Propagation is an easy and fun way to turn one plant into many plants. And water propagation is one of the most effective methods. One thing to be aware of when water propagating, though, is that you’ll need to take a little extra care when you finally move your rooted cutting into soil. If not done carefully, you can run into problems that may damage your plant. Follow the steps below to ensure your water-propagated cutting has the best chance at surviving the move. And if you want to find the perfect propagation station for your situation, see recommendations here. 

Water Roots Vs. Soil Roots

Strangely enough, the roots that a plant produces in water are different from the roots it produces in soil. Soil roots are thicker and sturdier, all the better for finding and taking in water from the environment. As plants that live in water have no issues finding and retaining water, often they make smaller and more fragile roots. You’ve got to take this into account when moving a water propagated plant into soil, or it may not survive the move.

When to Move Cuttings from Water to Soil

Plants will differ widely in how long it takes them to produce roots in water. Tradescantia can make roots within days, whereas a fig might take weeks before it even thinks about putting out a root. Generally, when you see a few inch-long roots, you can move your cutting from water into soil. Waiting until there are several roots will increase the chance of survival during the transplant. But you don’t want the roots to be too long, as they can easily get tangled during the process. 

How to Move Cuttings from Water to Soil

Alright. You can do this the easy way, or you can do this the hard way. The easy way is just potting up the cutting like you would any other plant you’re repotting. Fill your pot with a bit of soil, hold your cutting so that the roots are below the rim of the pot, and gently fill the rest of the way with soil. Try to encourage the roots to fan out rather than getting stuck in one wet clump. Since your cutting’s roots are used to being in water, you’ll need to water it very thoroughly. Although easy, this method is a little more risky because the plant might not acclimate if you suddenly thrust it into a new medium.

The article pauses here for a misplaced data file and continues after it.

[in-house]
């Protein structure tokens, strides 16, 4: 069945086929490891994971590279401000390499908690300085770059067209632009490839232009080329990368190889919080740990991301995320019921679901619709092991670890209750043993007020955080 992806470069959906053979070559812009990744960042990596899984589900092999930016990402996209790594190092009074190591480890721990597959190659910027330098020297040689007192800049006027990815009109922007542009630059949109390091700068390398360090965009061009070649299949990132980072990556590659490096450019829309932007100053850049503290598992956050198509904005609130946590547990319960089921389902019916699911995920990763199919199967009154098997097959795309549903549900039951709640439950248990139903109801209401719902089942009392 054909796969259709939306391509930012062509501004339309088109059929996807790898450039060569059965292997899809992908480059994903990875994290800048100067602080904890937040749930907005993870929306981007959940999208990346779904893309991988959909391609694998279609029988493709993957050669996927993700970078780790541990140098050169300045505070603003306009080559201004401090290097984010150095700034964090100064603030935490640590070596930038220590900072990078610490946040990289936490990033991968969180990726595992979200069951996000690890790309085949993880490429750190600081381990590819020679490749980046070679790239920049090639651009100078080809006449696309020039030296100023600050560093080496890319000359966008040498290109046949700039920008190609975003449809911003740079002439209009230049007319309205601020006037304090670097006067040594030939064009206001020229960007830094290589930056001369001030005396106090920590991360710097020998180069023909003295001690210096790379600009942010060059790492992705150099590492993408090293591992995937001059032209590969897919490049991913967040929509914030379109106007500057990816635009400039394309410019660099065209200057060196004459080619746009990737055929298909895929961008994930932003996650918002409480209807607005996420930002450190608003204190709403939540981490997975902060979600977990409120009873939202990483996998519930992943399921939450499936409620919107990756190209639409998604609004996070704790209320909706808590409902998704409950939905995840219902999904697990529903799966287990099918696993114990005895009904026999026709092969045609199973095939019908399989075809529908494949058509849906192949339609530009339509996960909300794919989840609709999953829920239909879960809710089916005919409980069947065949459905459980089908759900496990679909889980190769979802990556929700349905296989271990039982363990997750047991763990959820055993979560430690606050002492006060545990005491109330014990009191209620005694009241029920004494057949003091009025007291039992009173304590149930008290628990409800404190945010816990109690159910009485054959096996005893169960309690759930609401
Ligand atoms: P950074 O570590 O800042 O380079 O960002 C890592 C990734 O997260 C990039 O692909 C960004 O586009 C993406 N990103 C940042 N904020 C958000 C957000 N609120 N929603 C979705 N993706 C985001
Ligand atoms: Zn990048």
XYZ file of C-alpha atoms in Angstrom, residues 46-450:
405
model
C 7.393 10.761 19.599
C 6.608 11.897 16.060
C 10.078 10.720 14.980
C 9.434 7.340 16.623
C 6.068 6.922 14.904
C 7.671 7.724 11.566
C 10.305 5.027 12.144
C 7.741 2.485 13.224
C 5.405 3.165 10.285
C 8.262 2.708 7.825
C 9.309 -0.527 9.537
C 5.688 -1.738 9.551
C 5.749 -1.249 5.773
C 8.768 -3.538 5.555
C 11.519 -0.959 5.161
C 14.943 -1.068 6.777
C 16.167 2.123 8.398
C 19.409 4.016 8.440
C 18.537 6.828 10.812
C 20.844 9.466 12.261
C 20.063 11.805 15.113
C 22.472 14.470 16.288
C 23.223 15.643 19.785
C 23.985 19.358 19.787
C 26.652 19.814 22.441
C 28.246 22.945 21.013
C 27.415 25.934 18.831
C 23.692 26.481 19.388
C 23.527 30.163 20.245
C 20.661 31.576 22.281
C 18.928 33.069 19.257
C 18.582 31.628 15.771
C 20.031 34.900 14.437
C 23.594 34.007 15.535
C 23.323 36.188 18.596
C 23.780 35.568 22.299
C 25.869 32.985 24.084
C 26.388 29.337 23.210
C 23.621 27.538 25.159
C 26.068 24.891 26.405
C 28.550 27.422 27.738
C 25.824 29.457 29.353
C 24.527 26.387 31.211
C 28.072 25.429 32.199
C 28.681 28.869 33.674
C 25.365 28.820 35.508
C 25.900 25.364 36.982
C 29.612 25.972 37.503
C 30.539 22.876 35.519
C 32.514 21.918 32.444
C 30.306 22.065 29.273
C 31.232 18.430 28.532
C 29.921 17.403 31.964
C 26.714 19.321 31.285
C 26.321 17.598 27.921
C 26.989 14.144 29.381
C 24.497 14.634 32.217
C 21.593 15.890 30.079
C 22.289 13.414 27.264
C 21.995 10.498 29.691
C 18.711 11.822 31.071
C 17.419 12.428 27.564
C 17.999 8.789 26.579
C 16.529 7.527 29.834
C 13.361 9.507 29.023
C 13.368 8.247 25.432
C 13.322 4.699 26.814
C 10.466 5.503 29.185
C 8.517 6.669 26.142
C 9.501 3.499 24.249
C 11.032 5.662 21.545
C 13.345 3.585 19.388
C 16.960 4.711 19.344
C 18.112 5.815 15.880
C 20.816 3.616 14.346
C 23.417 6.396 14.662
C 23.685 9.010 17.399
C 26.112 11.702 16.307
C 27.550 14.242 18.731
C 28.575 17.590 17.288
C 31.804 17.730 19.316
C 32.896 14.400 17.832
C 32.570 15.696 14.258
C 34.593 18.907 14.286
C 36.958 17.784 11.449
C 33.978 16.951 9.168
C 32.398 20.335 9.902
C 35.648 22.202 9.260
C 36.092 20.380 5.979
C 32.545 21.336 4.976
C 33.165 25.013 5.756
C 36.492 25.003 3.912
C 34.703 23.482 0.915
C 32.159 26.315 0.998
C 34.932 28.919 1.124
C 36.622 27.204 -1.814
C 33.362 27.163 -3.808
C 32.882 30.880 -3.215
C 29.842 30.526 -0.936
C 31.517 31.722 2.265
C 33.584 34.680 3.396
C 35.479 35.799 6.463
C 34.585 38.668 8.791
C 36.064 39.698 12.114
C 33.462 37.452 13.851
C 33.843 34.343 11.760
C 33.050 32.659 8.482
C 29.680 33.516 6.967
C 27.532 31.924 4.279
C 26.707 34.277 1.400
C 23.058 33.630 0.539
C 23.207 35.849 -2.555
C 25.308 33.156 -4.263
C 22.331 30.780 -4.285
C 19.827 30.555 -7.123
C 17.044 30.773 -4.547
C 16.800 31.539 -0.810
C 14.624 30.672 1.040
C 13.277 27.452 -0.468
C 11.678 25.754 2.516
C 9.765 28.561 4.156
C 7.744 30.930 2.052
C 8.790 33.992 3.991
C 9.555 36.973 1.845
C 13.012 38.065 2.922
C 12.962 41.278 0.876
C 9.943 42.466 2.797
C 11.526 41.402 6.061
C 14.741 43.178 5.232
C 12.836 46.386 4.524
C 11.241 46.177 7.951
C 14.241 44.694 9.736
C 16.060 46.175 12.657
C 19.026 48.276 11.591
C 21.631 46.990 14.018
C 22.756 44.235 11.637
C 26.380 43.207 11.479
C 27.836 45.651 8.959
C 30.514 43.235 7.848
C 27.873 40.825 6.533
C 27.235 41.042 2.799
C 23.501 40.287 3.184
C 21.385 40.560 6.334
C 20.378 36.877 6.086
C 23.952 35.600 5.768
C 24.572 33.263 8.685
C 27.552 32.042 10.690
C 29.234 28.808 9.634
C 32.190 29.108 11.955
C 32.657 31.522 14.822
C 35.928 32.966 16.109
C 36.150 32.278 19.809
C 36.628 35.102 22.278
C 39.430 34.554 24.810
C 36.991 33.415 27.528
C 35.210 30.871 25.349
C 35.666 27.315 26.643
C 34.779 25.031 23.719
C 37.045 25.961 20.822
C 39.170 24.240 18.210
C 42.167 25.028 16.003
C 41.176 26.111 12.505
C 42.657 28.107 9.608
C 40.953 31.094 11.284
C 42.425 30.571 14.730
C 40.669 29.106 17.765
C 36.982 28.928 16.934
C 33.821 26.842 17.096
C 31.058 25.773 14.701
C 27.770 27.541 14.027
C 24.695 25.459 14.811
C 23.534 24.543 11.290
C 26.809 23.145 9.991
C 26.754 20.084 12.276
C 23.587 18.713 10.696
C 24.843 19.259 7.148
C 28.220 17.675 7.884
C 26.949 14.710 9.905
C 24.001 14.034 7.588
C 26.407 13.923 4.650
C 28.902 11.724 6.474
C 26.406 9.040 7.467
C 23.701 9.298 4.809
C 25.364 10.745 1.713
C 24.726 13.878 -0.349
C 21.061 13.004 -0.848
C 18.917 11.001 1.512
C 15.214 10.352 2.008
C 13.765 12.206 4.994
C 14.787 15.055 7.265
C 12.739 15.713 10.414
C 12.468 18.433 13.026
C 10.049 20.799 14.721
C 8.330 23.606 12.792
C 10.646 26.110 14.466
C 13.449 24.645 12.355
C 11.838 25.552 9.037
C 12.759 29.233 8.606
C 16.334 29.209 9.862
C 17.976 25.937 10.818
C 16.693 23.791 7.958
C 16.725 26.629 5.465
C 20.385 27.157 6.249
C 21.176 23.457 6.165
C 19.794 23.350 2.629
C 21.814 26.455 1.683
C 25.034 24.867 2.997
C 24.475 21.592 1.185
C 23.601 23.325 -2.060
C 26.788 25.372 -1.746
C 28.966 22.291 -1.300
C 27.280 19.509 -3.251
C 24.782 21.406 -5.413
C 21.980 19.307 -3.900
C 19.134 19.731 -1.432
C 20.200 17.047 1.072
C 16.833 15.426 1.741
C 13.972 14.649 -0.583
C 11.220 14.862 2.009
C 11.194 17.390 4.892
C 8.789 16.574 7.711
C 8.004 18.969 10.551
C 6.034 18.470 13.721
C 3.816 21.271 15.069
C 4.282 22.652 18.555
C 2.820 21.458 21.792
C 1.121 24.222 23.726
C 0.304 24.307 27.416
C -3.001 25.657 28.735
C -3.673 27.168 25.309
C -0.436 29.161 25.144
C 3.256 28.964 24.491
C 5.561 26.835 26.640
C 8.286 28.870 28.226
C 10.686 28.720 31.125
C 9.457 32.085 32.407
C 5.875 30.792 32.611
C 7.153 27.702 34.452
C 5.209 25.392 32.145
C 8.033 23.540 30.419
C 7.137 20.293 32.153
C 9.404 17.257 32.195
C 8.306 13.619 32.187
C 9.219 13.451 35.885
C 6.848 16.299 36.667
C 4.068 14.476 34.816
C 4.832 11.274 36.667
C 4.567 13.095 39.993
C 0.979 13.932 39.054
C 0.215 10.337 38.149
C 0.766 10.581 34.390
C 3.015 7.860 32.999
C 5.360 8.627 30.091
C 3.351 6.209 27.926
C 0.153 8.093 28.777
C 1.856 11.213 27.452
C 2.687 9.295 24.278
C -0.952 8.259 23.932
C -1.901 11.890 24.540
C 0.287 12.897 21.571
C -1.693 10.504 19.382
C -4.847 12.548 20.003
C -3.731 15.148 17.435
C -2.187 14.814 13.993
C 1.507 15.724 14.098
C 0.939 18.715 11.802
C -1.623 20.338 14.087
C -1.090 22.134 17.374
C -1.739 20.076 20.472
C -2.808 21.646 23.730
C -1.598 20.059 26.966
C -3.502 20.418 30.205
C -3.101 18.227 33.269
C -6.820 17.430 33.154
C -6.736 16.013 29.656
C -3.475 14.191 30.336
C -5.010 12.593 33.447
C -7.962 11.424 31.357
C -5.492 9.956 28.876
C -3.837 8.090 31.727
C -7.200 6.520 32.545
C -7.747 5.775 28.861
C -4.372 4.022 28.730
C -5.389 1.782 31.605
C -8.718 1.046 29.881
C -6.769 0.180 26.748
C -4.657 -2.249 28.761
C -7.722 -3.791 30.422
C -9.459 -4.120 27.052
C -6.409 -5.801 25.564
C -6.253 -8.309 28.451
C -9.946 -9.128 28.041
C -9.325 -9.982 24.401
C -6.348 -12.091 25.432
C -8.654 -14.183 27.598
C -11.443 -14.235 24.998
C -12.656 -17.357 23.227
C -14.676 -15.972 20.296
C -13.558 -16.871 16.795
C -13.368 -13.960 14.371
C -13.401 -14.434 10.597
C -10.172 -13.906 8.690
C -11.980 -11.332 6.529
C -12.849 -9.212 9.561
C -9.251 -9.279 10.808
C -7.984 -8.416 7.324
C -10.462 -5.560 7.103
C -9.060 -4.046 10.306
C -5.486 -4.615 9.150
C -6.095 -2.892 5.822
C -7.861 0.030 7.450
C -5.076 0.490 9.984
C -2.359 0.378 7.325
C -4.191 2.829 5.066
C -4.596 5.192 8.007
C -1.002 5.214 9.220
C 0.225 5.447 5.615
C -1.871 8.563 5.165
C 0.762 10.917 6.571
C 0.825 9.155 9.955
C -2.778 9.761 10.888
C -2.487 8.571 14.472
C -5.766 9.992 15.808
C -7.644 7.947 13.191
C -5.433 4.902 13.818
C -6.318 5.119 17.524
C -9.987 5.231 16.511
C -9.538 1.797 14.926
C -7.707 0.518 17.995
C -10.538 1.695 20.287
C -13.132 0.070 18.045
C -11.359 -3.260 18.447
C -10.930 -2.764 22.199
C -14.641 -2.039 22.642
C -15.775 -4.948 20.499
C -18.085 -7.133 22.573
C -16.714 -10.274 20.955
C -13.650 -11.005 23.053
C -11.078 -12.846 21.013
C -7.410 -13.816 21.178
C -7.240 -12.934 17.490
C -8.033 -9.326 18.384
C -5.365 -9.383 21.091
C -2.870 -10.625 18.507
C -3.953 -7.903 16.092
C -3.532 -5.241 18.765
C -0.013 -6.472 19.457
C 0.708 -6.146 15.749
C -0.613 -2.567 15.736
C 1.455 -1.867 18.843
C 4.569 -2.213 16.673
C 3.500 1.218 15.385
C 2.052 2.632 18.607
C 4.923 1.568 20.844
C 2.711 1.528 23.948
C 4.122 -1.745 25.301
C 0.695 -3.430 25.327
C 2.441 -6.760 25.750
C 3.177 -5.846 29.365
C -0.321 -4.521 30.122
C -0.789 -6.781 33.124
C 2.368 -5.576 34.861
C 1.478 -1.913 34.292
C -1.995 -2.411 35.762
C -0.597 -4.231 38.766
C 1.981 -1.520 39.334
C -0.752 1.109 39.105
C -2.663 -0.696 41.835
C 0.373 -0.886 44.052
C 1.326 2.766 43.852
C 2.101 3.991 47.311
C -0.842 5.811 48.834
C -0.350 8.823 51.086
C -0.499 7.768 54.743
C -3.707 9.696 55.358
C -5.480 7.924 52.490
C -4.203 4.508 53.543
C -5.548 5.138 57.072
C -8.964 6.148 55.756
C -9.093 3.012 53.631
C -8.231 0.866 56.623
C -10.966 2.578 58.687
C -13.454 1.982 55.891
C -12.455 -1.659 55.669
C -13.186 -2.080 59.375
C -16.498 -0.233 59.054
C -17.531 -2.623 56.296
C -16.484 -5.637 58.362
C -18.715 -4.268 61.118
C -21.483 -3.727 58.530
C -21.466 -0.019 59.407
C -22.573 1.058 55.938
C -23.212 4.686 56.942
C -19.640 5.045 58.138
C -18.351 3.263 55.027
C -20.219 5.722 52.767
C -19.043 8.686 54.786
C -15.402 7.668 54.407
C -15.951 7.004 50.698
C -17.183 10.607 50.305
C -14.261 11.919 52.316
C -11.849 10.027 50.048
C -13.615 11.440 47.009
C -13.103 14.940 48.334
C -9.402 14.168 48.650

If you want to go the slow but steady route, your plant might have more success. This method involves replacing water with soil over time. When your plant’s roots are ready, pour out half of the water, and replace with dampened soil (dampened so that it doesn’t float). Replace a little more every day until your cutting is mostly in soil, and at this point you can pot it up into whatever pot you’d like. 

How to Care for Your Newly-Potted Cutting

You’ll need to treat this newly-potted plant a little differently than plants that you simply transfer from soil to soil. Your cutting’s roots are used to lots of water, so be sure to keep the soil moist, at least in the beginning. It’s a fine line of keeping it wet enough but not so wet that the roots rot. Just be sure that the soil doesn’t dry out too much too quickly. Increasing the humidity around the plant can help acclimate it to its surroundings, since the water-to-soil move means a high-to-low humidity shift as well. The easiest way to do this is to place a ziploc bag over the cutting and pot for the first week or so. Determine what light, temperature, and humidity conditions your new plant needs, and find a safe spot for it to grow and thrive. 

Water propagating plants is an easy way to multiply your plant collection or create gifts for friends. And if you see someone with a plant you like, there’s no harm in asking for a cutting so you can grow one for yourself!

Check out the best propagation stations for different uses

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